Despite what “academic” game designers say, rock-paper-scissors is a valid approach to balancing classes. When done right, it is highly intuitive (though I never felt that paper beating rock makes sense conceptually).
Case in point: we have assassin units in Riftforge. Based on WoW and many other RPGs, people who play assassins expect that:
- They can beat any ranged class, IF they get to them stealthed; at the same time, they will be killed, if said ranger spots them from afar<
- Tanky warriors should be attacked from behind, when engaged with someone else (or at half health)
Which means that the rock-paper-scissors model that any designer working on an RPG has to be aware of is assassins > rangers > tanks > assassins. Deviations will need to be explained over and over. Use a tutorial, different artwork, or specialized unit names.
Let’s examine Zynga’s new game – Empires and Allies. The game offers combat and it is 100% based on a rock-paper-scissors model.
Zynga: Fighters beware, bombers at 2 o'clock!
Navy: Battleship beats Gunboat (Submarine), which beats Carrier, which beats Battleship.
This rock-paper-scissors wheel is spun in the right direction. When in doubt, I always start with the strongest, most-recognizable relationship. In this case, it’s Carrier beats Battleship. It has been proven historically (no new battleships since the 50s) as well as by such examples as Pearl Harbor. Submarine beating Carrier is definitely something that can happen, which is why carriers always travel with a Carrier Group, i.e. heavy escort.
Army: Infantry beats Artillery, which beats Tank, which beats Infantry.
This one isn’t as good as the navy one. The problem is with artillery beating tanks. Historically, this relationship runs counter to everything from the Charge of the Light Brigade to Desert Storm. There was a period during WWII when anti-tank cannons were viable but they disappeared soon after.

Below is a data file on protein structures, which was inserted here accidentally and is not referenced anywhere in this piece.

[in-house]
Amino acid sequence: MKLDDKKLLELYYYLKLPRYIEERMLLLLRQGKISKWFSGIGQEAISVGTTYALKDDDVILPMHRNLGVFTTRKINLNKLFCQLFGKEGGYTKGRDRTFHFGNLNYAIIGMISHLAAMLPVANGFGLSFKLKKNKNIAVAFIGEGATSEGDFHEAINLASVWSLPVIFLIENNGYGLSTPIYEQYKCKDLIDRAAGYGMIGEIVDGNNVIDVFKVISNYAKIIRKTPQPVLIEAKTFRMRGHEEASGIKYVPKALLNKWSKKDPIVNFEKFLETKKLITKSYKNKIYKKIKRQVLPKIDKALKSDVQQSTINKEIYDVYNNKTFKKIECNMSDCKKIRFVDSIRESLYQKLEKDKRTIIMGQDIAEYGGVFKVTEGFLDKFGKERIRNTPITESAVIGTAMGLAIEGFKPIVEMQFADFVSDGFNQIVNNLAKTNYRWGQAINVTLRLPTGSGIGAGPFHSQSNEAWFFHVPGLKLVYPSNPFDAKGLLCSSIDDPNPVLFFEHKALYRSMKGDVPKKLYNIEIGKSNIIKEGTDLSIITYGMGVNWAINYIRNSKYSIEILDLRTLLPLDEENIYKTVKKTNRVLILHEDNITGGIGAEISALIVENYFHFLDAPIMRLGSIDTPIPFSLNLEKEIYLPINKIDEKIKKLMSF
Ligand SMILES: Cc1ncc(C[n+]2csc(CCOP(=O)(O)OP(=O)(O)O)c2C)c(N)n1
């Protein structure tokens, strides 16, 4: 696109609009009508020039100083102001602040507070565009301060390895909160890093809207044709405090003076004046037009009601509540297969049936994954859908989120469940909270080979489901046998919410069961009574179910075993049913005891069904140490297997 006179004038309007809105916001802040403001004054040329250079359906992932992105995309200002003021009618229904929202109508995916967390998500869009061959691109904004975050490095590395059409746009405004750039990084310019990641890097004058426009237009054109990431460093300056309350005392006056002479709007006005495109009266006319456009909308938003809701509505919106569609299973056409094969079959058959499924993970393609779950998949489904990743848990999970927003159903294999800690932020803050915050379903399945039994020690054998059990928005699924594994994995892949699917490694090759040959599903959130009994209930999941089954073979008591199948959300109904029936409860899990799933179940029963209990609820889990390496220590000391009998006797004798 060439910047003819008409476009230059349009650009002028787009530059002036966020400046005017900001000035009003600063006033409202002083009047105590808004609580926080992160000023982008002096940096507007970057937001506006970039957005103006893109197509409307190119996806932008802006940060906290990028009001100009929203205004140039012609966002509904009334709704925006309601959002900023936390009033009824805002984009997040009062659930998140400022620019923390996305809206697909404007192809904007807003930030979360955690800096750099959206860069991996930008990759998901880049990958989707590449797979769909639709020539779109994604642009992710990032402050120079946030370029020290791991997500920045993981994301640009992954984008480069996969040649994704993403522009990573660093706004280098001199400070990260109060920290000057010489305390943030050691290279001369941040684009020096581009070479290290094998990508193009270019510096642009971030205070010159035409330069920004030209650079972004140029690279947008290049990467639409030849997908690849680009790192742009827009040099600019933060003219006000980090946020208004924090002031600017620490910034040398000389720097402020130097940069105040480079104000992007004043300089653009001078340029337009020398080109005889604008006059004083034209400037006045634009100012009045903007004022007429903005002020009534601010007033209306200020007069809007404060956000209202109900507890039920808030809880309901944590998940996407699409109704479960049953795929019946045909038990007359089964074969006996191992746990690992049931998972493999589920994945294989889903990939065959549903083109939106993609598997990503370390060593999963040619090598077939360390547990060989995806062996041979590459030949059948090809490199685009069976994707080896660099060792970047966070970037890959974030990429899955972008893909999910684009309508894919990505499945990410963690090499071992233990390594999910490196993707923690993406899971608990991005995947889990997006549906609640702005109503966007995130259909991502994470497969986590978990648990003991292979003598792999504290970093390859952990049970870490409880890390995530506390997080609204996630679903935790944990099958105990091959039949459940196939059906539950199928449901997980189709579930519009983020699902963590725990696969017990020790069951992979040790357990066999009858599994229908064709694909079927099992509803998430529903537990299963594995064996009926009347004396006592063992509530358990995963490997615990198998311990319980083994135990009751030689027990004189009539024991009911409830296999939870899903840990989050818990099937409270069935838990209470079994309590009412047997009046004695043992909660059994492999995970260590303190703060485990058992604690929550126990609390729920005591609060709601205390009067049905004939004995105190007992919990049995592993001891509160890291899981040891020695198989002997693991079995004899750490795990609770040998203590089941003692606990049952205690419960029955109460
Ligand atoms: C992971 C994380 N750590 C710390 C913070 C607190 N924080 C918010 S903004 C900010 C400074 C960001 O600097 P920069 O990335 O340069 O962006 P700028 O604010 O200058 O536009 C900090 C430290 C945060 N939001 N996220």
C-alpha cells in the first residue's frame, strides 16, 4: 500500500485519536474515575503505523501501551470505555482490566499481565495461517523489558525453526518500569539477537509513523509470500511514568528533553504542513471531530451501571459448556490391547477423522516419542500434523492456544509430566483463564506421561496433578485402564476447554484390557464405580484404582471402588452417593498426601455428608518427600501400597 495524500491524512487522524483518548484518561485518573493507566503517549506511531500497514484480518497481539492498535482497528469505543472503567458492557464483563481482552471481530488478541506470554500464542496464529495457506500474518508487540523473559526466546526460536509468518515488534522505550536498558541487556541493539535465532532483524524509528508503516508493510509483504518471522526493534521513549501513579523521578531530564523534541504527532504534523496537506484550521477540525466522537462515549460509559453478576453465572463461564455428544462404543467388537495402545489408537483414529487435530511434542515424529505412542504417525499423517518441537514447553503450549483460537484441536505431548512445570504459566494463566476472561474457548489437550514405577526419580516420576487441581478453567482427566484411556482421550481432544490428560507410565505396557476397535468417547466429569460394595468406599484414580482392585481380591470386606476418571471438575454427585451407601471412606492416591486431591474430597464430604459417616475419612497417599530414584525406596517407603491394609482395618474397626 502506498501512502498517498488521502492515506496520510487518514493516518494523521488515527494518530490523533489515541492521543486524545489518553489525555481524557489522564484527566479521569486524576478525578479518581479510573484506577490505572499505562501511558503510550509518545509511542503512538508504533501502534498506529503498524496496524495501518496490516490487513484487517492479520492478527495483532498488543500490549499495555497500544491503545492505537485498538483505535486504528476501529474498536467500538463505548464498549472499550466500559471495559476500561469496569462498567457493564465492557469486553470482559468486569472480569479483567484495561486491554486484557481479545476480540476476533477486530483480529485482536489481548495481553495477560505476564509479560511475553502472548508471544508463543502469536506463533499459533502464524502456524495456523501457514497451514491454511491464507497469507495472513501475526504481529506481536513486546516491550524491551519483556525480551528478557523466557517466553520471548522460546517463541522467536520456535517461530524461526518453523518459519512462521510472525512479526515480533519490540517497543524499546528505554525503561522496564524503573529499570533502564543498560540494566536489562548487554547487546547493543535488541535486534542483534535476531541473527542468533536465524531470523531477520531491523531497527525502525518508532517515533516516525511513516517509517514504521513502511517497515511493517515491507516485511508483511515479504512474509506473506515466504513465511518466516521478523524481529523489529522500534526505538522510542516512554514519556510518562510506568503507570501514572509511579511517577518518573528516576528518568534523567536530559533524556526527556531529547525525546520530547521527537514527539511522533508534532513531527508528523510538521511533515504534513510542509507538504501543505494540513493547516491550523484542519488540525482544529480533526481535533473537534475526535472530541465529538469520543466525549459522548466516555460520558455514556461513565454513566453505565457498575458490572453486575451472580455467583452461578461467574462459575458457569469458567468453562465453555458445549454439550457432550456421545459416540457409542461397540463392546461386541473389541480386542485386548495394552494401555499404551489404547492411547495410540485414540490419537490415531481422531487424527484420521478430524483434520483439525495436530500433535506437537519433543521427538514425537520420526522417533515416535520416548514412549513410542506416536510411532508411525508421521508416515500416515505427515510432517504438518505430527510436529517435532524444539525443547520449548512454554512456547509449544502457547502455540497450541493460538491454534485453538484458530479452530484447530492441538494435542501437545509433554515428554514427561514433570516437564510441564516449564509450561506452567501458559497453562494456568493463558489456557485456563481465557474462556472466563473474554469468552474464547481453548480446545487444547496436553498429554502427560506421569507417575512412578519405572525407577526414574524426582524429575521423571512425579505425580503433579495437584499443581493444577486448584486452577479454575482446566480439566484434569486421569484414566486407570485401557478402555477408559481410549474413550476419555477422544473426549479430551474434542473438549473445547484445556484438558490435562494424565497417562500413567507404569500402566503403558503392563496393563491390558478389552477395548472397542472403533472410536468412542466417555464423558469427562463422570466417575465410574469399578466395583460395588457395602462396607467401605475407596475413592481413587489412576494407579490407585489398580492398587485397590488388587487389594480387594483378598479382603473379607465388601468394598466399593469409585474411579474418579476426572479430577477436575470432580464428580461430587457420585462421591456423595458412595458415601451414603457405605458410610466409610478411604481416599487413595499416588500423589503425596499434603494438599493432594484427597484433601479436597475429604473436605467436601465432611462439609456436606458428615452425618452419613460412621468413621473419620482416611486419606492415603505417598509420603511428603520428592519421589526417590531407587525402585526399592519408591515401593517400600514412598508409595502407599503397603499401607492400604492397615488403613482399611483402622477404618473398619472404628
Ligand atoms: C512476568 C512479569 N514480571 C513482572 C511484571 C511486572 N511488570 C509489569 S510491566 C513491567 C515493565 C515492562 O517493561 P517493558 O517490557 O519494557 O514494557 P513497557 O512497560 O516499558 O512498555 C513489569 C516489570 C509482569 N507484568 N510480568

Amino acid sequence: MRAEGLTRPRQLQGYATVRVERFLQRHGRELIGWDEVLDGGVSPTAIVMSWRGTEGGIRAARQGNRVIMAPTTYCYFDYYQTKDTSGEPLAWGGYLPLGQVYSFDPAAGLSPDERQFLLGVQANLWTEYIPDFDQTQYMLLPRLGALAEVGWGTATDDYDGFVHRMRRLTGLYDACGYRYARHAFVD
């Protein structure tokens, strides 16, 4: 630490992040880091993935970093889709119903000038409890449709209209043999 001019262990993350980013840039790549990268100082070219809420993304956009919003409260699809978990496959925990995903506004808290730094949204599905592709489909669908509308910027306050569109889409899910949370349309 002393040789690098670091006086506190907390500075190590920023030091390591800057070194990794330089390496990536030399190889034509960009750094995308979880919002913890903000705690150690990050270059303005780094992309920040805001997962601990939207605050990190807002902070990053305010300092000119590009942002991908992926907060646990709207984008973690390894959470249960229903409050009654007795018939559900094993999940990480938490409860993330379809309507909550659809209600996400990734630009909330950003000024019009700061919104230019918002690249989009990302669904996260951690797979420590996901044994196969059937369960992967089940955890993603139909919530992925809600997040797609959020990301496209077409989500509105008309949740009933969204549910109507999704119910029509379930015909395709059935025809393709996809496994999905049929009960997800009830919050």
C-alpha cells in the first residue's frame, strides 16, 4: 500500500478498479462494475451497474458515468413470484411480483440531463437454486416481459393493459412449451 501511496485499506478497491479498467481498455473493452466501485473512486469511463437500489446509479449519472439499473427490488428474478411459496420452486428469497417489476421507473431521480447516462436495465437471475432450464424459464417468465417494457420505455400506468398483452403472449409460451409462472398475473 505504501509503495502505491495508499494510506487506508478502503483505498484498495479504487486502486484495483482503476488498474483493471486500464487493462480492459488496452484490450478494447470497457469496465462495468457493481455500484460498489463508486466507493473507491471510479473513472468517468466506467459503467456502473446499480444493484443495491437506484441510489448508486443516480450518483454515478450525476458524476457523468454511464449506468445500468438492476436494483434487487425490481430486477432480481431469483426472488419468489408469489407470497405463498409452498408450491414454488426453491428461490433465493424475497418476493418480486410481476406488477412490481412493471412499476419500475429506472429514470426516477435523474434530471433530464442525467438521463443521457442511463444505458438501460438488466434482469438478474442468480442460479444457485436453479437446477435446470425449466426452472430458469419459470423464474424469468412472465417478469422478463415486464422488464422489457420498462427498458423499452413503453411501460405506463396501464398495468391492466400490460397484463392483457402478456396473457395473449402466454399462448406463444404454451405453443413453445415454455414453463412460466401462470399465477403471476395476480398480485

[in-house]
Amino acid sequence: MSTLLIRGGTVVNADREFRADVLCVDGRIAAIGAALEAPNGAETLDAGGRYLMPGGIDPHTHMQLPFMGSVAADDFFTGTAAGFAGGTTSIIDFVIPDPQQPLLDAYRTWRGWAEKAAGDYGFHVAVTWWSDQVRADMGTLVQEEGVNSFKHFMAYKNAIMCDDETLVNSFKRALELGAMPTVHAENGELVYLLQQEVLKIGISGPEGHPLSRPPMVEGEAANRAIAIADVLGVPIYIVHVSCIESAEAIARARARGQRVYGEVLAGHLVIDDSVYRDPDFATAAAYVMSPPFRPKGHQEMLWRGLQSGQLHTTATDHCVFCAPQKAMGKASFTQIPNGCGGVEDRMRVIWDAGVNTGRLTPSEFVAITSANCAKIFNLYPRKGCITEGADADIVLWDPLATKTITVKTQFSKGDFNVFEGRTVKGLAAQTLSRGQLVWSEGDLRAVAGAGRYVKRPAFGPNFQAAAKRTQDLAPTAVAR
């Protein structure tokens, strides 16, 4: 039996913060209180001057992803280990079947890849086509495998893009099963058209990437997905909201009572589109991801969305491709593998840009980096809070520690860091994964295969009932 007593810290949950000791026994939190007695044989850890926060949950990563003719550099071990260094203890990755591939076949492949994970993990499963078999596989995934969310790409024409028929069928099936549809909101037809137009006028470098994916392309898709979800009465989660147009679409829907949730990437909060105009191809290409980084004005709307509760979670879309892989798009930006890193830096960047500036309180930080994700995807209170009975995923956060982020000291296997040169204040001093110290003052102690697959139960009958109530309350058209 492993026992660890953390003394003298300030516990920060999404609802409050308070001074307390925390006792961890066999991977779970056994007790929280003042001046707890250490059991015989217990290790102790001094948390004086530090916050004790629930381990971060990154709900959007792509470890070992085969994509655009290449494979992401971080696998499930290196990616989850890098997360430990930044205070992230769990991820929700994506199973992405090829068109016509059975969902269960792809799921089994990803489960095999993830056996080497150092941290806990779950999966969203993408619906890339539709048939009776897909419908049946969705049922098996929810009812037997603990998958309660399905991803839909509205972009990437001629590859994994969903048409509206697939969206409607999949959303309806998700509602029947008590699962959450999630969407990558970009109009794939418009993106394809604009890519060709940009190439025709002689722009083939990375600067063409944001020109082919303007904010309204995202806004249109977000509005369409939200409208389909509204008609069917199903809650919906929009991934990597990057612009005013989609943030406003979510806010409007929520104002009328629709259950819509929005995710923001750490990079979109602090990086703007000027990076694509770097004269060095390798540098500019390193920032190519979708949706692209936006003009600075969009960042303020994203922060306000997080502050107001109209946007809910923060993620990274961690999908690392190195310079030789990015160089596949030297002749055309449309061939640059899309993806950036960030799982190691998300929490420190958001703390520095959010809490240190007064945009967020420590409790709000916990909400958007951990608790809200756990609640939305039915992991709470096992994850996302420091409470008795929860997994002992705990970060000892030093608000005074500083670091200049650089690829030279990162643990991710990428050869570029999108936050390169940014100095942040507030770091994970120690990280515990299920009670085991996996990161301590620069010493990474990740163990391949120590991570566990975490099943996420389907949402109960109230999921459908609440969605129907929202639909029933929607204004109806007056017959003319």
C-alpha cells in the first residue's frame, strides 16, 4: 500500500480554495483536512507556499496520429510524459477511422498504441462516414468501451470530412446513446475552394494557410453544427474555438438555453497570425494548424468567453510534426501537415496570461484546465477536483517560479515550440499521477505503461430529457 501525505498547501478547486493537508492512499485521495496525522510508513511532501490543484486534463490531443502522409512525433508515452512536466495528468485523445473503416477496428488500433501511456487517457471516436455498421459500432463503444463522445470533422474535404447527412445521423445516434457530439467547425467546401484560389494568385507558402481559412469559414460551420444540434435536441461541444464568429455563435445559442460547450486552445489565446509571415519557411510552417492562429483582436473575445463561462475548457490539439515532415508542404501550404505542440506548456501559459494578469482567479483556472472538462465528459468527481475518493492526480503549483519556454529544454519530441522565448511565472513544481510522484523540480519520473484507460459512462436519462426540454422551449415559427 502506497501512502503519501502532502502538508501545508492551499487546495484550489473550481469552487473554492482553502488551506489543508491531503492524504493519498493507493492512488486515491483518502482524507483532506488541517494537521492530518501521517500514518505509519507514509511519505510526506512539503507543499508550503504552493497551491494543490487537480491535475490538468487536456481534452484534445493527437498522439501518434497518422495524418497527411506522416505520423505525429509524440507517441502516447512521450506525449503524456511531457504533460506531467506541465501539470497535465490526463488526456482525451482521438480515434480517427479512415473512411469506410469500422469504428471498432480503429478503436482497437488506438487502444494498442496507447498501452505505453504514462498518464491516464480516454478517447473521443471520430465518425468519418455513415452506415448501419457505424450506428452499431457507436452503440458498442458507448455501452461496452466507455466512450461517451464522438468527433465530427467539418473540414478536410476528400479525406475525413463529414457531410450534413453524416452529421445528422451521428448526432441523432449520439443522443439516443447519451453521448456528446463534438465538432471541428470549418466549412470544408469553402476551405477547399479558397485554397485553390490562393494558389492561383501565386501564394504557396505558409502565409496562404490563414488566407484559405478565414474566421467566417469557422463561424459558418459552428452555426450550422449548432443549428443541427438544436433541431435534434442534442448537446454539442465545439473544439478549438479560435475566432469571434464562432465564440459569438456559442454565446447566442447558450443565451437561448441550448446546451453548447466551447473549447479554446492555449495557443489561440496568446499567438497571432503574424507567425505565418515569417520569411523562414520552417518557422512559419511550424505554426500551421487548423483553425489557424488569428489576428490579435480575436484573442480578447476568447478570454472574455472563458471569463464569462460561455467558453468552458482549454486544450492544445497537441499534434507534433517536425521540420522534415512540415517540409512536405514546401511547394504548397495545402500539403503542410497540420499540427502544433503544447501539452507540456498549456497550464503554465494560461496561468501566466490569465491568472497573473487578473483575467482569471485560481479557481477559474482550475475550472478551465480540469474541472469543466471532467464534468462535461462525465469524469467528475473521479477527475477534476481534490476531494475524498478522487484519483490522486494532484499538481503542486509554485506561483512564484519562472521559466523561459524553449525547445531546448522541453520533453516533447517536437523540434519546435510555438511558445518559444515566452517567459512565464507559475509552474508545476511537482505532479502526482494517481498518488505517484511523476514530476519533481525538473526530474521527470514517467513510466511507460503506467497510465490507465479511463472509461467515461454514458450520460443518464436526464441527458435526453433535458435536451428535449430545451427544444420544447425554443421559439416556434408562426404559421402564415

The way to solve this is to emphasize that this is howitzer type artillery (as the artwork indicates) and start with mortars (instead of cannons), upgradeable to Howitzers and so on. They beat Infantry (very intuitive) and get slaughtered by Tanks (equally intuitive). The infantry is already armed with bazookas, so minimal art changes are required.
Airforce: Bomber beats Fighter(!), which beats Airship, which beats Bomber.
Now this one is simply ridiculous. Yes, there is one historical exception: the Flying Fortresses during WWII have downed hundreds of Axis fighters, though many more were downed by the fighter escort.
However, modern bombers like B52 (Cold War legacy) and B2 (ultra-modern) in practice lack any anti-aircraft weaponry. The attack animation of the Bomber (just bombs) doesn’t help either. I doubt there’s even a single case of a bomb hitting an enemy fighter (in flight).
The solution again will require the wheel to be spun in other direction as Fighter beats Bomber is definitely the most recognizable relationship. Attack helicopters like AH64 can kill fighters with a missile (Sidewinder). The only strenuous relationship would remain between bombers and airships. I guess the easiest way to reduce the cognitive dissonance would be to redo the airship artwork and include an alternative attack animation for bombers (rockets).